Against this backdrop, this international symposium plans to confront experiences and structures of discrimination by taking up phenomenological and genealogical perspectives on these issues in the context of various disciplines and research projects, mainly tackling questions such as:
§ What does it mean to experience discrimination and how do these experiences relate to structural discriminatory frameworks? How can such experiences become the issue of phenomenological analysis so that they are adequately and sensitively reflected and discussed?
§ How can different experiences and structures of discrimination be related or compared genealogically?
§ In which ways do multiple experiences of discrimination mutually condition and reinforce each other and how do they become institutionally visible and nameable? How do they become recognizable when they are perhaps not directly evident or witnessed by those affected?
§ What role do experiences and structures of discrimination play in the production of academic knowledge and how does this relate to the scientific criteria of impartiality?
The Symposium as Venue
In this context and in consideration of all those events that demonstrate how discrimination structures social relations and affects the experiences of people, the main ambition of the symposium is to provide space for scholars and activists to explore, revisit, criticize, and discuss, that is, to confront discrimination – not least by considering what both scholarship and activism may contribute to current disputes and conflicts.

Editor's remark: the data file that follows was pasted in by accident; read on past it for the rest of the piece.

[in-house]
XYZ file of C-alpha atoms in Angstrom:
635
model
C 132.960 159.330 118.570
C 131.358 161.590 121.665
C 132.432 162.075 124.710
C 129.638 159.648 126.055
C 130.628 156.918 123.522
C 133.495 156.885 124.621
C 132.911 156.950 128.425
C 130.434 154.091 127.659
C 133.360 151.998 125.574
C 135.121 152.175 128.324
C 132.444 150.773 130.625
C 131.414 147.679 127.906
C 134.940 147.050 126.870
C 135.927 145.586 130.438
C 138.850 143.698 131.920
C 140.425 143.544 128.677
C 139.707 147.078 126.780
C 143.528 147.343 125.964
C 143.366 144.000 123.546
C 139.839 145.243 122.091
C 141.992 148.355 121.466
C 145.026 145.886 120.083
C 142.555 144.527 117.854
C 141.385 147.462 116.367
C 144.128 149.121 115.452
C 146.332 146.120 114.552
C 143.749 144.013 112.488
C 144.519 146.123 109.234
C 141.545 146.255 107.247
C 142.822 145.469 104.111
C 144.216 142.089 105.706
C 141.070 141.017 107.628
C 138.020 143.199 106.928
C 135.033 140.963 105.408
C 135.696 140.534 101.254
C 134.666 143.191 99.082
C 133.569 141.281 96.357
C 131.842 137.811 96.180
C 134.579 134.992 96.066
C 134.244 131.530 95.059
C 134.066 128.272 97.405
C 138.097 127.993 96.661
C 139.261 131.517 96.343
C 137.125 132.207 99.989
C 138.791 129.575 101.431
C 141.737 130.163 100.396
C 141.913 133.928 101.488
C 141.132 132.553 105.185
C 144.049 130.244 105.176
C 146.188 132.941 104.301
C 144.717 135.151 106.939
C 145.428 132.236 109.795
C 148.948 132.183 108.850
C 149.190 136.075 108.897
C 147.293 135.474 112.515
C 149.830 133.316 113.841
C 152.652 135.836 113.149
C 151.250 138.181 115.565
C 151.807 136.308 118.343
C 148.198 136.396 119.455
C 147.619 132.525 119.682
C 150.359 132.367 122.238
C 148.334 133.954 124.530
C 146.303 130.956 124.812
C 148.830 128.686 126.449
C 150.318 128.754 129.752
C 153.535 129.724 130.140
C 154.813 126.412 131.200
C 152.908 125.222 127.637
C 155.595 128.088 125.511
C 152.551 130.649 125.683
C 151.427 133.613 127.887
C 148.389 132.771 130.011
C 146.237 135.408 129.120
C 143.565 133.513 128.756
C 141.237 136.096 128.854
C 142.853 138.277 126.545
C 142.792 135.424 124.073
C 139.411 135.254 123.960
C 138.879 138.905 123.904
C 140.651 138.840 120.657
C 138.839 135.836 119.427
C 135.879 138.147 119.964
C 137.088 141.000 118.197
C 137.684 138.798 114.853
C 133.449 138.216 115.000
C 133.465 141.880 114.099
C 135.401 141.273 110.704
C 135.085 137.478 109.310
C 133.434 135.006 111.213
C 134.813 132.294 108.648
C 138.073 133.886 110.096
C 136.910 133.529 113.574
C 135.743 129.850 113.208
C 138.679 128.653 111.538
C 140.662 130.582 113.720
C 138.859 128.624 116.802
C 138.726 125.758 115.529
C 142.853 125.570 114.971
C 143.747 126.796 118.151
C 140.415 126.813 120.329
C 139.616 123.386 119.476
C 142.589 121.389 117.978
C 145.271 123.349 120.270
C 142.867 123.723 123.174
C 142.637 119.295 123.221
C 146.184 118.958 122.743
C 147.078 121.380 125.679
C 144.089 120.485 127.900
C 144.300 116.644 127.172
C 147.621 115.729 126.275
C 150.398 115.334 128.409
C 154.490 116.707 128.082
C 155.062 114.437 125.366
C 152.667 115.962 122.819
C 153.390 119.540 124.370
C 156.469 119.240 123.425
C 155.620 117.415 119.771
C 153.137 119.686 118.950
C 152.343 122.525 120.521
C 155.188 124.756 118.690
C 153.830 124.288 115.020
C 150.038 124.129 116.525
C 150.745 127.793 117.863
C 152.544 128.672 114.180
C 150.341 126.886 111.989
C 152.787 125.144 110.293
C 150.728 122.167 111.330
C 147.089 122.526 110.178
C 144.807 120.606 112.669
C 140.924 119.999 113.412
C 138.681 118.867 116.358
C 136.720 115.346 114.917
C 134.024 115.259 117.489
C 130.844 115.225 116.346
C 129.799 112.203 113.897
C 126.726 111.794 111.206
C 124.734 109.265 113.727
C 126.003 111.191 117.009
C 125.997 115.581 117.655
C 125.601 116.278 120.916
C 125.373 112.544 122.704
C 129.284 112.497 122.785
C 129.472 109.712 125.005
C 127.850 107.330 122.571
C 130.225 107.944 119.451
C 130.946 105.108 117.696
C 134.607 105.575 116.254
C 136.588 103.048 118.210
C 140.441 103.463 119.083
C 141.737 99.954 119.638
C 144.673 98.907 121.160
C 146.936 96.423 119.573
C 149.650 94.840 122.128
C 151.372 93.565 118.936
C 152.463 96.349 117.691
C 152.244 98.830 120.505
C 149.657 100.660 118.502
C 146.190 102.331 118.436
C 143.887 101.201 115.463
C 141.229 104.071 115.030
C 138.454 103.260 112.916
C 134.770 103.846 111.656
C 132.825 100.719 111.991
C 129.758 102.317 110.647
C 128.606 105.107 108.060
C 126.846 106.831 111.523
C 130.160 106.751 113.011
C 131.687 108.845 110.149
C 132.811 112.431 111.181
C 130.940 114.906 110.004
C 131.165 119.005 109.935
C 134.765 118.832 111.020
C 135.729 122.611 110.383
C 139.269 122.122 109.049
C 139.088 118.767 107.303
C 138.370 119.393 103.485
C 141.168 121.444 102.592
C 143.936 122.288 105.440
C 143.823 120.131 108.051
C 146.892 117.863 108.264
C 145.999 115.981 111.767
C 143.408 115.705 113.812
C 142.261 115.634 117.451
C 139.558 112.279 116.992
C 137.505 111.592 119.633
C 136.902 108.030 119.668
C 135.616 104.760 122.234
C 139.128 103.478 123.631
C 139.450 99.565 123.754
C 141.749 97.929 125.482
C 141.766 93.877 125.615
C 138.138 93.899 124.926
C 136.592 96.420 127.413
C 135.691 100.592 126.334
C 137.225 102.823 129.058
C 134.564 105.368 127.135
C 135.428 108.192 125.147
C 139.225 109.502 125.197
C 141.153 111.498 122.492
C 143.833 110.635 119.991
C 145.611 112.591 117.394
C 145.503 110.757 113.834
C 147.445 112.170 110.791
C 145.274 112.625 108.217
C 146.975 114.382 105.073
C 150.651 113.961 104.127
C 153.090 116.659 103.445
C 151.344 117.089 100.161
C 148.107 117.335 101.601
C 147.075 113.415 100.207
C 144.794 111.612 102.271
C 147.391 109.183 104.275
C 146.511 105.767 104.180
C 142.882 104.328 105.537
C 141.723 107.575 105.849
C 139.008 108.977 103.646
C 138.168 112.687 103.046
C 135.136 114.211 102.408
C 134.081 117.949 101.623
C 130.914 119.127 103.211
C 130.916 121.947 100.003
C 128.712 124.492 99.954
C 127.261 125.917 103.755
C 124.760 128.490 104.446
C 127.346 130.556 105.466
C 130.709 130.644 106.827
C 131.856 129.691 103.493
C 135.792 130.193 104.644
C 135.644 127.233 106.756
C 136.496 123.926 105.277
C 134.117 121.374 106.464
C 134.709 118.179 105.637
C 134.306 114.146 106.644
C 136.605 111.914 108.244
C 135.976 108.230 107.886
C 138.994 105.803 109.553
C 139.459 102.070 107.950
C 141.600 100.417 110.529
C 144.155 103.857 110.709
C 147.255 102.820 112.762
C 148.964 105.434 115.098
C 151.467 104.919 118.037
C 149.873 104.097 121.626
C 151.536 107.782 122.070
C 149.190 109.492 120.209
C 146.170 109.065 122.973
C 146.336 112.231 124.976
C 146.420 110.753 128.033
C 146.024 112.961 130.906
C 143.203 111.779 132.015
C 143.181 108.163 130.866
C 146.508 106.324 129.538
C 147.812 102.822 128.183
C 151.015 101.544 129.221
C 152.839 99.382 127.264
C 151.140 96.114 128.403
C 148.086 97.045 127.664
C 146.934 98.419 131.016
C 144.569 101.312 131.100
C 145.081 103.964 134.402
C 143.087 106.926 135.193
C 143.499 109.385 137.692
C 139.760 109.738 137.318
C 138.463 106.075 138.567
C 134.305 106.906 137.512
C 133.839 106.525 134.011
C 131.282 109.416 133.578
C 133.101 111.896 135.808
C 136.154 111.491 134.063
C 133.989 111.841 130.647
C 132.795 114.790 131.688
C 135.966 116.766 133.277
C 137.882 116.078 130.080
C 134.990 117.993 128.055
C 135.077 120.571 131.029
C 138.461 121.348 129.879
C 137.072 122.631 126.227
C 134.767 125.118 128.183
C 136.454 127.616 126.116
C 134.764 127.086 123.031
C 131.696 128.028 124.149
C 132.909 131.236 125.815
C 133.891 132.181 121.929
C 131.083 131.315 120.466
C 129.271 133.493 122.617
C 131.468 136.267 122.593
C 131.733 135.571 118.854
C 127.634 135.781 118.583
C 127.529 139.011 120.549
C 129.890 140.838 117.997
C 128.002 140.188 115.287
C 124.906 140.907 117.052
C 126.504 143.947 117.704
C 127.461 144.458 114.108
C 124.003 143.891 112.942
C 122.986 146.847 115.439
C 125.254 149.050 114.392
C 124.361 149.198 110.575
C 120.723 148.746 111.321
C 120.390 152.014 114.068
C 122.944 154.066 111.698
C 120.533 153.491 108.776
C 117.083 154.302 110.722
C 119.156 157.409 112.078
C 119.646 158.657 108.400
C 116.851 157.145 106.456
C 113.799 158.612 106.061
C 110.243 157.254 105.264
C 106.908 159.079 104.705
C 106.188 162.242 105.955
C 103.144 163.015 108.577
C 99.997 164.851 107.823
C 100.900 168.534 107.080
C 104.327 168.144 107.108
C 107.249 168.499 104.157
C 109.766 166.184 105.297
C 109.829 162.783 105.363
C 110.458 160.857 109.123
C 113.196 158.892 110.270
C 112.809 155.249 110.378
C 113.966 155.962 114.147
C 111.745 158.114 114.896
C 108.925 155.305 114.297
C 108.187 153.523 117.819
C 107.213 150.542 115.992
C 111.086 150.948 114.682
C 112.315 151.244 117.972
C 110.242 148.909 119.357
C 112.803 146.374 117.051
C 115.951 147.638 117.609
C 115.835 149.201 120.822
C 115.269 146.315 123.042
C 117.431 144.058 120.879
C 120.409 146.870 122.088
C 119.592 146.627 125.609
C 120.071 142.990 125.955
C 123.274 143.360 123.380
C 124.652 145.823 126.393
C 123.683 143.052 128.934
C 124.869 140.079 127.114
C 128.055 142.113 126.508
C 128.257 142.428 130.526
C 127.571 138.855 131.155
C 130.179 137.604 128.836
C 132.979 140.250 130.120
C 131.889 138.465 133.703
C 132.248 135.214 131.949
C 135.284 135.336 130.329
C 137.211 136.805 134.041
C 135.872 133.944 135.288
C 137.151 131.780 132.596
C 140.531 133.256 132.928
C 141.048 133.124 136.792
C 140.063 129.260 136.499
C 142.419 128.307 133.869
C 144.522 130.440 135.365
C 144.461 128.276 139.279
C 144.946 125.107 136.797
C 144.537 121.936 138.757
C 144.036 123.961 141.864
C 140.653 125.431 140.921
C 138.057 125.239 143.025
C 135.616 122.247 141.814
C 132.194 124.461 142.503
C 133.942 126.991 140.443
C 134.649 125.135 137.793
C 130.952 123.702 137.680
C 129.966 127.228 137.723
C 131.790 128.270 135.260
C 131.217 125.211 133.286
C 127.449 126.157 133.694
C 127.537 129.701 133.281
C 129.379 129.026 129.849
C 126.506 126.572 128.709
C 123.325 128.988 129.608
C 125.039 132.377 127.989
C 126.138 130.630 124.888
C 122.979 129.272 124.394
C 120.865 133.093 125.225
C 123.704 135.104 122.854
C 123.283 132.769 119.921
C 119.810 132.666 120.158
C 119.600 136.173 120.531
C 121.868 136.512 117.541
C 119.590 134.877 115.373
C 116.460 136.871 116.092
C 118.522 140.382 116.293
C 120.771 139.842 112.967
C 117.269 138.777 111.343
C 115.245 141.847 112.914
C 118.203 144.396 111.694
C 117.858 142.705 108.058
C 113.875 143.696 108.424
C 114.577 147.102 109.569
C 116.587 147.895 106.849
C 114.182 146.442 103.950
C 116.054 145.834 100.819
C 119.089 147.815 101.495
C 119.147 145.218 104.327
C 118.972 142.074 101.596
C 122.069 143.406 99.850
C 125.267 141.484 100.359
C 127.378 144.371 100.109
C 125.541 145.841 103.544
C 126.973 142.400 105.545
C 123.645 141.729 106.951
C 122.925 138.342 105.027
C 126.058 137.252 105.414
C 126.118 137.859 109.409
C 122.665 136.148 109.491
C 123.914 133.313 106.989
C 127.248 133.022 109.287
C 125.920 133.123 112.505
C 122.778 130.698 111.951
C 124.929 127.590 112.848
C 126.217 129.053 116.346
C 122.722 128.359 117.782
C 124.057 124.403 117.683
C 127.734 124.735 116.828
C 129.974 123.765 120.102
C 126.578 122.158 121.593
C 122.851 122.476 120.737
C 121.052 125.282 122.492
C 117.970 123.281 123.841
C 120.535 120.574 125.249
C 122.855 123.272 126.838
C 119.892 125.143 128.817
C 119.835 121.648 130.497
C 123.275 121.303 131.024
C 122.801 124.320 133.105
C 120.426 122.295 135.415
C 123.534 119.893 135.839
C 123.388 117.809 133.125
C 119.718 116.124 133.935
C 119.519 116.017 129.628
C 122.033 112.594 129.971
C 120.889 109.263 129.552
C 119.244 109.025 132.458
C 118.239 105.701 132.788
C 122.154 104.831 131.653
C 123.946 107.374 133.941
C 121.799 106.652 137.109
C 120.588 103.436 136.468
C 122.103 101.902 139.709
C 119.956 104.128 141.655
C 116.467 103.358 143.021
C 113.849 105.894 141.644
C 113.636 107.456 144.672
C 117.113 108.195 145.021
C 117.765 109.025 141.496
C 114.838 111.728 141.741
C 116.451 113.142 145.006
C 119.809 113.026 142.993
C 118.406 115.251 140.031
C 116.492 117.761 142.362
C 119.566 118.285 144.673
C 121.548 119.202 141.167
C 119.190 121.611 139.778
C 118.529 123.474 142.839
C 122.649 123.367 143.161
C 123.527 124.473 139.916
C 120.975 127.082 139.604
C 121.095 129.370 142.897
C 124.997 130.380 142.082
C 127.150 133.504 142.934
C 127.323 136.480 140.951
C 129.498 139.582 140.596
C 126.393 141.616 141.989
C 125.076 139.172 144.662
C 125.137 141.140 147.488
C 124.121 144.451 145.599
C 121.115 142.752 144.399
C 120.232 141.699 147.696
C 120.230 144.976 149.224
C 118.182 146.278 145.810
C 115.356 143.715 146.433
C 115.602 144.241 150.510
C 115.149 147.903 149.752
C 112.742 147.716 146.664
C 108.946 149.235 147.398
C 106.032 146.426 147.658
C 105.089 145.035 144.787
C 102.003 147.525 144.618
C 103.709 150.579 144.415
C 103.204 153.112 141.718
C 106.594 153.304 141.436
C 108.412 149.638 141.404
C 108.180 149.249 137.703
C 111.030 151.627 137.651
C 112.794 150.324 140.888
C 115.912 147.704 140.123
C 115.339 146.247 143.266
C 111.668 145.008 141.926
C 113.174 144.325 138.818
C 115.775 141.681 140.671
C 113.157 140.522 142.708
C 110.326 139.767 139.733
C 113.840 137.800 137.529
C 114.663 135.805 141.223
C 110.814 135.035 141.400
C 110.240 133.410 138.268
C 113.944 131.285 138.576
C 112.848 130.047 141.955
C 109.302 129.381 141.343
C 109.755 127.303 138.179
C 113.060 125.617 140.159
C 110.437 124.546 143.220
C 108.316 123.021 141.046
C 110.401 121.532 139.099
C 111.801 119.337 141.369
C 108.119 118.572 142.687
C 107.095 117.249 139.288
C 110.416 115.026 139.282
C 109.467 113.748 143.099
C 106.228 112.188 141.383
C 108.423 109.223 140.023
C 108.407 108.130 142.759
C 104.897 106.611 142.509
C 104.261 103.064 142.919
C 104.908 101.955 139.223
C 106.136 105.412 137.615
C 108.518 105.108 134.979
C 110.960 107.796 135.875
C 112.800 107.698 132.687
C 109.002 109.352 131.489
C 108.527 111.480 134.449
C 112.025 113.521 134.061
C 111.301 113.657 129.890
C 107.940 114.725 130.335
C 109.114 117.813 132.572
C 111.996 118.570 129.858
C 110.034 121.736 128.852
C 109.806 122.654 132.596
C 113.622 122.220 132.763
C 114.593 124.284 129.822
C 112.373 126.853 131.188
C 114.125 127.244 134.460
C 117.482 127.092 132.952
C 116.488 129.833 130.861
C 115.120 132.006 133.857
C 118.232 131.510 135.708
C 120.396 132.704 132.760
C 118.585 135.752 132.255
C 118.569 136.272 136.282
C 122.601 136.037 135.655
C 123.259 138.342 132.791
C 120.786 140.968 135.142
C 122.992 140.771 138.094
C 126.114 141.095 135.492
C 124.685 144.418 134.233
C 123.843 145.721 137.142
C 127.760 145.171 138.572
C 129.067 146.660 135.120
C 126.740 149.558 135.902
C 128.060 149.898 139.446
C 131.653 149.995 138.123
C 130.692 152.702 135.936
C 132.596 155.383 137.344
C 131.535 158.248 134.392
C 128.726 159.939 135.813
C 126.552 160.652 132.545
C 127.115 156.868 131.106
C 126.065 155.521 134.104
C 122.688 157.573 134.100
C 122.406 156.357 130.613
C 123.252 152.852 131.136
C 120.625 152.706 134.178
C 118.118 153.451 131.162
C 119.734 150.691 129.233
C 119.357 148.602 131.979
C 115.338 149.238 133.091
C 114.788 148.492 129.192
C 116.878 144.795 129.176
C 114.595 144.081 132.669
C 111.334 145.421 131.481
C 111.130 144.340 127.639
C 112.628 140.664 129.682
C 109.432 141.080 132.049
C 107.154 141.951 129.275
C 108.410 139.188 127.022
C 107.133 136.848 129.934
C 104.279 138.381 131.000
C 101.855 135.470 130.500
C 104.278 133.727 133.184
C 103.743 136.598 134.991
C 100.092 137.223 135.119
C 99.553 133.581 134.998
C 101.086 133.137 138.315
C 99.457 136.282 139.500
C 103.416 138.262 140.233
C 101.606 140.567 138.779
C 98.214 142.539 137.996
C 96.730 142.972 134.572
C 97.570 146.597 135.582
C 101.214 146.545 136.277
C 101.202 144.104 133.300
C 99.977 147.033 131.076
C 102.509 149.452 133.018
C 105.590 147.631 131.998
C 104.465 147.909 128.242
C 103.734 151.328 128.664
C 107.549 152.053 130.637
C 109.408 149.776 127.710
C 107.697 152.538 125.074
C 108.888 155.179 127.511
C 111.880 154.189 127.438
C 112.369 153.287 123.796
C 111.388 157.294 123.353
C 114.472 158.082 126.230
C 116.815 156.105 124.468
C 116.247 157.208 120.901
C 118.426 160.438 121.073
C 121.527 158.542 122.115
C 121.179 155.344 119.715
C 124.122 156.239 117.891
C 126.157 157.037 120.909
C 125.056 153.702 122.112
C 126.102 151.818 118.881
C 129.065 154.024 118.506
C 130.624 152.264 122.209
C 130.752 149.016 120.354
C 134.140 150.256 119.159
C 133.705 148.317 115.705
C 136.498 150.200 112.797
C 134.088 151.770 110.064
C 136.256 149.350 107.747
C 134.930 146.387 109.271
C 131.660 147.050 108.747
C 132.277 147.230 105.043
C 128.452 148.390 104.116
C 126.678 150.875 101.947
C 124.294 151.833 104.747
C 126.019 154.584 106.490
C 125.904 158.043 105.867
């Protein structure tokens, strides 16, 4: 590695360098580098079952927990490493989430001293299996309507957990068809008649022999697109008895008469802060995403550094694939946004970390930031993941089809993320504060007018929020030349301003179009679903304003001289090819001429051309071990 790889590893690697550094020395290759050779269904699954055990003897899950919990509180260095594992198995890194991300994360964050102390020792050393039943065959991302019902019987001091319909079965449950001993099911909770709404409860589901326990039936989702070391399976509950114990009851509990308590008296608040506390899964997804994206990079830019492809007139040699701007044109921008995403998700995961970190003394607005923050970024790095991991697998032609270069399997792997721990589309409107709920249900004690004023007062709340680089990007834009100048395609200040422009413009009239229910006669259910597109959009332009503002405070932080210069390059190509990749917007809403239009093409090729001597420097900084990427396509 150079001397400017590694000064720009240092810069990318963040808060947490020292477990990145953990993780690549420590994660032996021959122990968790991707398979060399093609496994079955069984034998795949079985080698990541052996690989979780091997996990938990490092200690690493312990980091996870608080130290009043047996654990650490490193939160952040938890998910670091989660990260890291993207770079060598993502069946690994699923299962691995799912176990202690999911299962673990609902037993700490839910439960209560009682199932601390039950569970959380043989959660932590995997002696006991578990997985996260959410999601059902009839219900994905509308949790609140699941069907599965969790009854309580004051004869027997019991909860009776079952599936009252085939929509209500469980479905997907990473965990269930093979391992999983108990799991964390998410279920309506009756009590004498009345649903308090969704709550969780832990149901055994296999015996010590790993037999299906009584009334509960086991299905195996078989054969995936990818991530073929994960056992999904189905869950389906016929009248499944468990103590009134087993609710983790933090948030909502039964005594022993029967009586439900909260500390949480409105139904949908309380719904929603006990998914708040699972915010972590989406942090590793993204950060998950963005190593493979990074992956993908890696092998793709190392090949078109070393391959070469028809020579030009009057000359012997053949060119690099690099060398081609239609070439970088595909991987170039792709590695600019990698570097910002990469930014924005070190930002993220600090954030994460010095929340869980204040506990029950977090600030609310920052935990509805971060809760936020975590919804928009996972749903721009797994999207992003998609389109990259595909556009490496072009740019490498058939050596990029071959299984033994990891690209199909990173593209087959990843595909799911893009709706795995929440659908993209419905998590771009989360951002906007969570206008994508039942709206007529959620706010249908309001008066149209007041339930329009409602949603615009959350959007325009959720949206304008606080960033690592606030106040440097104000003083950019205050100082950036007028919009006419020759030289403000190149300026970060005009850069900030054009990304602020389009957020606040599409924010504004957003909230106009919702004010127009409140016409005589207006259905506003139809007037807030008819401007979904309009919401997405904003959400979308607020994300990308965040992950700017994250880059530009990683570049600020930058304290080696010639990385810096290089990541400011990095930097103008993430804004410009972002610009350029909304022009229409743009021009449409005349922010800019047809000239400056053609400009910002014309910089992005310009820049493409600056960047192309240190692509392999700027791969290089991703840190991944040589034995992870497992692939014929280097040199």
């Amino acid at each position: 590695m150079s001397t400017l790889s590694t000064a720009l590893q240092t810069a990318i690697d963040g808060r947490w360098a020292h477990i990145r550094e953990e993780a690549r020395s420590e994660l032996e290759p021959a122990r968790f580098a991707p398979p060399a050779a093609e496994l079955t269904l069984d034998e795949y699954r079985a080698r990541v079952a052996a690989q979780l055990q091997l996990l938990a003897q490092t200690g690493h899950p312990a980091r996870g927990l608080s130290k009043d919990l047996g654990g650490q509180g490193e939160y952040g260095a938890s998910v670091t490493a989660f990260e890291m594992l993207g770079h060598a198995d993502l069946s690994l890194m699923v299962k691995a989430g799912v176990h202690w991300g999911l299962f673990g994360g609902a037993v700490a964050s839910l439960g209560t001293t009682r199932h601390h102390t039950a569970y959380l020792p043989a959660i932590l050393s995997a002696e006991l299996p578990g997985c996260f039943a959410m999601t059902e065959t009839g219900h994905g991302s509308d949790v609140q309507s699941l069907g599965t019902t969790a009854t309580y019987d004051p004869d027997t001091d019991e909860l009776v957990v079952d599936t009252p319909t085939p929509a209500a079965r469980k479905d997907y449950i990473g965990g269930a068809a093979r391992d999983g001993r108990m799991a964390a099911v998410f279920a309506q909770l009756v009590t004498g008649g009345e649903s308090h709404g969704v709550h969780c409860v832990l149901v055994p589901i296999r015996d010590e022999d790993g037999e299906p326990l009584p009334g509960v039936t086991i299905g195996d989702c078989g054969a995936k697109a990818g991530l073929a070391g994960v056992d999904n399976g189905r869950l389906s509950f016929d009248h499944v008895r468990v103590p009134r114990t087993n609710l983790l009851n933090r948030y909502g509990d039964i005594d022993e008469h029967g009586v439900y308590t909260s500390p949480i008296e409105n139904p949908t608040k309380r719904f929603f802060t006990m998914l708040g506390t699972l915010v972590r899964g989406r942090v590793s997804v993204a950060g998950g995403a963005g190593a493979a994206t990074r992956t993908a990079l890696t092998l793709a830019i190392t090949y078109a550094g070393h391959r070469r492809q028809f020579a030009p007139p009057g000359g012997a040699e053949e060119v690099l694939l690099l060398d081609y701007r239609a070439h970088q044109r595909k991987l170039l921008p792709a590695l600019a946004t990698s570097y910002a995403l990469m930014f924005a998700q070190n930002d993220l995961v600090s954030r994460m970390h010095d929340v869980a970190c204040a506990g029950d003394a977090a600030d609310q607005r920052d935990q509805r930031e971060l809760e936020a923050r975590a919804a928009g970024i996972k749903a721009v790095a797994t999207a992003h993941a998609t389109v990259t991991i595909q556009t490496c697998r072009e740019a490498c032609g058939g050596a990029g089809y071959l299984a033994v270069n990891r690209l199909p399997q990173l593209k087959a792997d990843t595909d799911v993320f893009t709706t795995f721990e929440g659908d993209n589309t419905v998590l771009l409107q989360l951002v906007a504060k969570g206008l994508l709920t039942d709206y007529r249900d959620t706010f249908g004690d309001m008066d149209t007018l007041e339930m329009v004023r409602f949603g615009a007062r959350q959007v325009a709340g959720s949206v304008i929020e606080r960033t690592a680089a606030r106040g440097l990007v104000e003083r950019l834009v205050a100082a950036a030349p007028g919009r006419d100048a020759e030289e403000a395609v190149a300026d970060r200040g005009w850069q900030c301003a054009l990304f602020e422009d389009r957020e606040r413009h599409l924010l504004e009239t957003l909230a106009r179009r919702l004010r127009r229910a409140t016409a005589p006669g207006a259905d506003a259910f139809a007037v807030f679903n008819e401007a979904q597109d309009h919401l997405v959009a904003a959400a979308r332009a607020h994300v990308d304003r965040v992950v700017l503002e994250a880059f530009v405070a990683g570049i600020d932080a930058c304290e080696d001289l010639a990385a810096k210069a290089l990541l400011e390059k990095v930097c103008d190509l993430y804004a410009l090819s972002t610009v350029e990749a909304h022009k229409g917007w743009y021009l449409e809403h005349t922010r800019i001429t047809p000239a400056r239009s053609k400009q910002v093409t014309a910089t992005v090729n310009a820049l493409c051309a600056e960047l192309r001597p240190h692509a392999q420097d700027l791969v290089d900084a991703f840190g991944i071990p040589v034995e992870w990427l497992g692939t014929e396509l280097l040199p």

The symposium’s keynote speakers are Fahim Amir (Vienna), Elsa Dorlin (Paris), Burkhard Liebsch (Bochum), Marina Martinez Mateo (Munich), Gerald Posselt (Vienna), and Gail Weiss (Washington).
Given the pandemic situation allows it, the symposium will take place at the University of Innsbruck in cooperation with the Künstlerhaus Büchsenhausen (https://www.buchsenhausen.at/en/) from 27–29 October, 2021. Otherwise, an online format will be applied.